February 8 (or before) – 12: prepare your session

The aim of the pre-recorded talks is to demonstrate new features, what you are hacking on, introduce the subject for easing the live question and answer sessions or BoFs. These pre-recorded talks should be 15–45 minutes long. Feel free to ask if you need help with the recording.

You are free to choose whichever storage platform you want (e.g., your own website, a PeerTube instance, a Nextcloud instance, etc.), but we will need to have access to the original file so we can publish it later on audio-video.gnu.org. Your video must be released under a license that at least allows anyone to copy and share it, for any purpose.

You will have to release the video publicly before February 12, so everyone has a chance to see it before the conference. If you are not able to do so (for instance your server cannot handle a huge load), you can alternatively send us a private link to the video and we will upload it on audio-video.gnu.org. If you decide to do so, you will need to have the video ready by February 10.

February 12–18: watch the talks

But don't miss the Fosdem conference either!

Be sure to watch the pre-recorded talks before the conference. There will be no presentations on the 19 nor 20.

February 19–20: participate

Coming soon! Stay tuned.

Code of Conduct

This online conference is an official Guix event. Therefore, the Code of Conduct applies. Please be sure to read it beforehand!

About GNU Guix

GNU Guix is a transactional package manager and an advanced distribution of the GNU system that respects user freedom. Guix can be used on top of any system running the Hurd or the Linux kernel, or it can be used as a standalone operating system distribution for i686, x86_64, ARMv7, and AArch64 machines.

In addition to standard package management features, Guix supports transactional upgrades and roll-backs, unprivileged package management, per-user profiles, and garbage collection. When used as a standalone GNU/Linux distribution, Guix offers a declarative, stateless approach to operating system configuration management. Guix is highly customizable and hackable through Guile programming interfaces and extensions to the Scheme language.

12 January, 2022 12:00AM by Guix Hackers

January 11, 2022

hello @ Savannah

hello-2.11 released [stable]

I’m delighted to announce a new release of GNU hello.  This version has many minor fixes and improvements made in the last eight years.

  • Noteworthy changes in release 2.11 (2022-01-05) [stable]

Remove -h and -v short options.

Various code tidying, including avoiding forward declarations, removing dead code, new test for multibyte strings, better use of gnulib, update to more recent gnulib and add git hooks from coreutils.

11 January, 2022 08:04PM by Reuben Thomas

January 09, 2022

FSF Blogs

January 06, 2022

GNU Guix

GNU Guix maintainer rotation

For some time already, Ludovic and Marius have voiced their desire to step down from the Guix maintainers collective. An email announcing the news and calling for new maintainers was sent more than 4 months ago. We're very happy to announce that Efraim Flashner has responded to the call and accepted to join the Guix maintainers collective! Efraim has been with Guix for a long time -- the first recorded Git history of their activity goes back to 2015, and they have since authored more than 6000 commits! More importantly, Efraim has demonstrated traits we value for a co-maintainer, such as good communication and collaboration abilities, values that align well with those of the GNU project and overall a person you'd like to hang out with at FOSDEM :-).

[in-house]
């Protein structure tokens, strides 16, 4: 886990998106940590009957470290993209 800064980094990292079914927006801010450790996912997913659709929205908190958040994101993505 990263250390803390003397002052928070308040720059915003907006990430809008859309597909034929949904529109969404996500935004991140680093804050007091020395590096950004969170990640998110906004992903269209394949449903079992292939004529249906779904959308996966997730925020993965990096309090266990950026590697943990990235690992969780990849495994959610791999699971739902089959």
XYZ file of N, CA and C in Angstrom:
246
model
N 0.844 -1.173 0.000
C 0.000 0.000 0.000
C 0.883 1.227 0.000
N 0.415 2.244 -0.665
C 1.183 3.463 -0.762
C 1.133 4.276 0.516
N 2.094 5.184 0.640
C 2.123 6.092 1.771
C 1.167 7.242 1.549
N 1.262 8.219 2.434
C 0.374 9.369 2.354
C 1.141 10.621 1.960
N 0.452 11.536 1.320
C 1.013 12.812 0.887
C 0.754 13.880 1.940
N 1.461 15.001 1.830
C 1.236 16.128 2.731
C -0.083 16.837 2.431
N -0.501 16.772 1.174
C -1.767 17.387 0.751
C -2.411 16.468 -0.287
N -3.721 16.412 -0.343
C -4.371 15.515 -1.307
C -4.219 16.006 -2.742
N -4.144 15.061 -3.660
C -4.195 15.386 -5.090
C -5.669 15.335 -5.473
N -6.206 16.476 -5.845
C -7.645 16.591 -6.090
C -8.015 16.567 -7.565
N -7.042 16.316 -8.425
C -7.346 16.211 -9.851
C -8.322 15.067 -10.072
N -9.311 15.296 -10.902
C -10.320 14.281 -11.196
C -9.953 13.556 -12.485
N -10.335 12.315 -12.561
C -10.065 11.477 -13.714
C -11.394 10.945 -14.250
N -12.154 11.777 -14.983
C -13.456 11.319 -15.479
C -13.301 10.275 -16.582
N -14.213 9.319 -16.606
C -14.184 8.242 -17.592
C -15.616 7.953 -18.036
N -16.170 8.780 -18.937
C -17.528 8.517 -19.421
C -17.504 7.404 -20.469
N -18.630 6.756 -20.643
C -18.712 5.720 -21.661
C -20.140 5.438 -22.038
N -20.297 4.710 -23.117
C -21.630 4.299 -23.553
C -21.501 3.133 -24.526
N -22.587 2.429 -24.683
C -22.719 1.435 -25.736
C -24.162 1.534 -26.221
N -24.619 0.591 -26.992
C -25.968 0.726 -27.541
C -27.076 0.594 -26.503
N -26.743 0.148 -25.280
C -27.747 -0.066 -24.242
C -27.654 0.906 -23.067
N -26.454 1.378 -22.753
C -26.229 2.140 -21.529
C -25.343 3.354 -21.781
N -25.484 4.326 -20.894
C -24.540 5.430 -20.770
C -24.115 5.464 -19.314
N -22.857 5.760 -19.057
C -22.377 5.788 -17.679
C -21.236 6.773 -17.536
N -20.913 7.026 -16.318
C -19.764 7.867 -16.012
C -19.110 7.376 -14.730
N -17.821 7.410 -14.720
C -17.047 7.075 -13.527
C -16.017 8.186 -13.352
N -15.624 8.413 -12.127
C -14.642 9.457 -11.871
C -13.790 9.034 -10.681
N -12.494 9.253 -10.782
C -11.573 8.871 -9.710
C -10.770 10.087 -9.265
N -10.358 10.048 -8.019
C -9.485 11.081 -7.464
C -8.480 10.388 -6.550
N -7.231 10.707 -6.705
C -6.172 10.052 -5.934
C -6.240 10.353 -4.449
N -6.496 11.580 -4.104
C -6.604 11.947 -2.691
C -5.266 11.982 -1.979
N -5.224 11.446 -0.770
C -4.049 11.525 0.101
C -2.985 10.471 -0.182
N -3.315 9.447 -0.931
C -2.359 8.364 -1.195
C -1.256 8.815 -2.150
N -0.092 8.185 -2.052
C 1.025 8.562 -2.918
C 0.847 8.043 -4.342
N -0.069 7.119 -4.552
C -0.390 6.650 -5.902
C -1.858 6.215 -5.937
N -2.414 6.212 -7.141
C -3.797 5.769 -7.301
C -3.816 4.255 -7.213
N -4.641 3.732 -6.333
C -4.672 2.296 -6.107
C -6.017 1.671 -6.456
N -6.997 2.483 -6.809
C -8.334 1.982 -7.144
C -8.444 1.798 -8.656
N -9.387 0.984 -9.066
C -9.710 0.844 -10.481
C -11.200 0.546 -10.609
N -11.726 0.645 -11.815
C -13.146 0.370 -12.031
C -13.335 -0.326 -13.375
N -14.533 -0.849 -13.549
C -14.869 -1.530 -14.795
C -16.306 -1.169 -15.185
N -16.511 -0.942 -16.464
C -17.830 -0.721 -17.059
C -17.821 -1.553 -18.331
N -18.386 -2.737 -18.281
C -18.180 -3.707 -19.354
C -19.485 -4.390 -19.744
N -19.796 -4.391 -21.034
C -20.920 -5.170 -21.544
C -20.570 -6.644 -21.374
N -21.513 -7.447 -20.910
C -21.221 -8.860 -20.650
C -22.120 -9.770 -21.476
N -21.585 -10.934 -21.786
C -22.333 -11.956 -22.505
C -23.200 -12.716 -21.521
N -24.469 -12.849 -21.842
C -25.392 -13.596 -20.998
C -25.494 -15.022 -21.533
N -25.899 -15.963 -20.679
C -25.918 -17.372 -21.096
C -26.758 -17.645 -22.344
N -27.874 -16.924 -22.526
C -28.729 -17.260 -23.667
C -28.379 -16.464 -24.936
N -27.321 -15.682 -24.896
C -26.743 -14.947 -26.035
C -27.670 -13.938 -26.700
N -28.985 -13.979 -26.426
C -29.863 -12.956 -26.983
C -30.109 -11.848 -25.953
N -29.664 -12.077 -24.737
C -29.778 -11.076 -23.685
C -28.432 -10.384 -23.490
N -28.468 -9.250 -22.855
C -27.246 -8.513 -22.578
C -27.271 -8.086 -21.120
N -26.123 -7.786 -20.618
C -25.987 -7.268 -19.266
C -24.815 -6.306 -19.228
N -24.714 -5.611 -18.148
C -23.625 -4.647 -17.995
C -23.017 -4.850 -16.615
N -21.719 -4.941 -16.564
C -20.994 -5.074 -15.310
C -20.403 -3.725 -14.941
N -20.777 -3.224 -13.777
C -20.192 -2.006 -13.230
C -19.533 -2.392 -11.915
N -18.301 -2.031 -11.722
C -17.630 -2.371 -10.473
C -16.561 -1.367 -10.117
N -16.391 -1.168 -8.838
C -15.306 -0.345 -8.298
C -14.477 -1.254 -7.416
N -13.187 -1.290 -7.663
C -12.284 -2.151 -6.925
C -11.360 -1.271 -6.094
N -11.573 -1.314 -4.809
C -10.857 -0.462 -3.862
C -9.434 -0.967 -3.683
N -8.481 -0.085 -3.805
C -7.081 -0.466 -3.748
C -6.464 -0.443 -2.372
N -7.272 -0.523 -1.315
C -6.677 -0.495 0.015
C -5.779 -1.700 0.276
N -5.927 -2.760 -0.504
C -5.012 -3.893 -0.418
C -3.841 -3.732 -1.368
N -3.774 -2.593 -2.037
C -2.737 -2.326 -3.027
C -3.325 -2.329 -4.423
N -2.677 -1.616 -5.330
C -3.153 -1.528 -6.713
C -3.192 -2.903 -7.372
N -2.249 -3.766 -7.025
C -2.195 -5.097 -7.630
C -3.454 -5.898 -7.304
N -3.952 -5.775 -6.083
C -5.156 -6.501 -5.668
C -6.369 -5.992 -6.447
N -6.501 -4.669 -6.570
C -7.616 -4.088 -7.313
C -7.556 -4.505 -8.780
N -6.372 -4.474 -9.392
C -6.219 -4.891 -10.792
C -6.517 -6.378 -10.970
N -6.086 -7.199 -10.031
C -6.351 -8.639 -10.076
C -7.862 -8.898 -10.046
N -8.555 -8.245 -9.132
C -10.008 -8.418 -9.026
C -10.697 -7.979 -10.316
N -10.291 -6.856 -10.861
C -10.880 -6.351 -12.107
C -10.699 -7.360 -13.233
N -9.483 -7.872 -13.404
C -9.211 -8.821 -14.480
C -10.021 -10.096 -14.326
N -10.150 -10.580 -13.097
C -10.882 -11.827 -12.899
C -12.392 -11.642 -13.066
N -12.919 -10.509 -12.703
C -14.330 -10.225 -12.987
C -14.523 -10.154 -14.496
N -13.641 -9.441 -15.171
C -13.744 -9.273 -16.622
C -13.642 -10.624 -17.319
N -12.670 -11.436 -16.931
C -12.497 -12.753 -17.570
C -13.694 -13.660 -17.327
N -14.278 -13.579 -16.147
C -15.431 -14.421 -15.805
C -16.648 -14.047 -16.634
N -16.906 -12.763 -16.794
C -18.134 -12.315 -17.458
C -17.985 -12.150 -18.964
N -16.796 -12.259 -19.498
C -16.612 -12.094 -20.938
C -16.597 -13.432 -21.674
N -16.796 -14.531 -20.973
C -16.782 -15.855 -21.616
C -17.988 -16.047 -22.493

We're sad to see Ludovic and Marius step down from their current duties, but we take comfort knowing they will remain among us for the good hacks and occasional guidance. Losing them as co-maintainers will be a difficult test for the remaining Guix co-maintainers. Ludovic's wit, relentless energy, tactful communication and wise planning have been invaluable to the Guix project throughout the years. Ludovic has mentioned this decision was at least partly based on their desire to guard Guix against the Founder's syndrome, which is something we can only applaud. Marius has served as co-maintainer since October 2019. Their calm, composed attitude has helped us navigate through at times difficult situations, and their technical wizardry has brought us the likes of ungoogled-chromium and a Ganeti service, among many others.

Let's take a moment to say thank you to Ludovic and Marius for their valuable years as maintainers, and wish they can enjoy their newfound extra time :-).

Let's also wish a warm welcome to Efraim. Thank you for stepping up to become a co-maintainer, Efraim!

The Guix co-maintainers

The Guix maintainer collective now consists of Efraim Flashner, Mathieu Othacehe, Maxim Cournoyer and Tobias Geerinckx-Rice. You can reach us all by email at guix-maintainers@gnu.org, a private alias.

For information about the responsibilities assumed by the Guix co-maintainers, you are encouraged to read a previous blog post that covered the topic.

About GNU Guix

GNU Guix is a transactional package manager and an advanced distribution of the GNU system that respects user freedom. Guix can be used on top of any system running the Hurd or the Linux kernel, or it can be used as a standalone operating system distribution for i686, x86_64, ARMv7, AArch64 and POWER9 machines.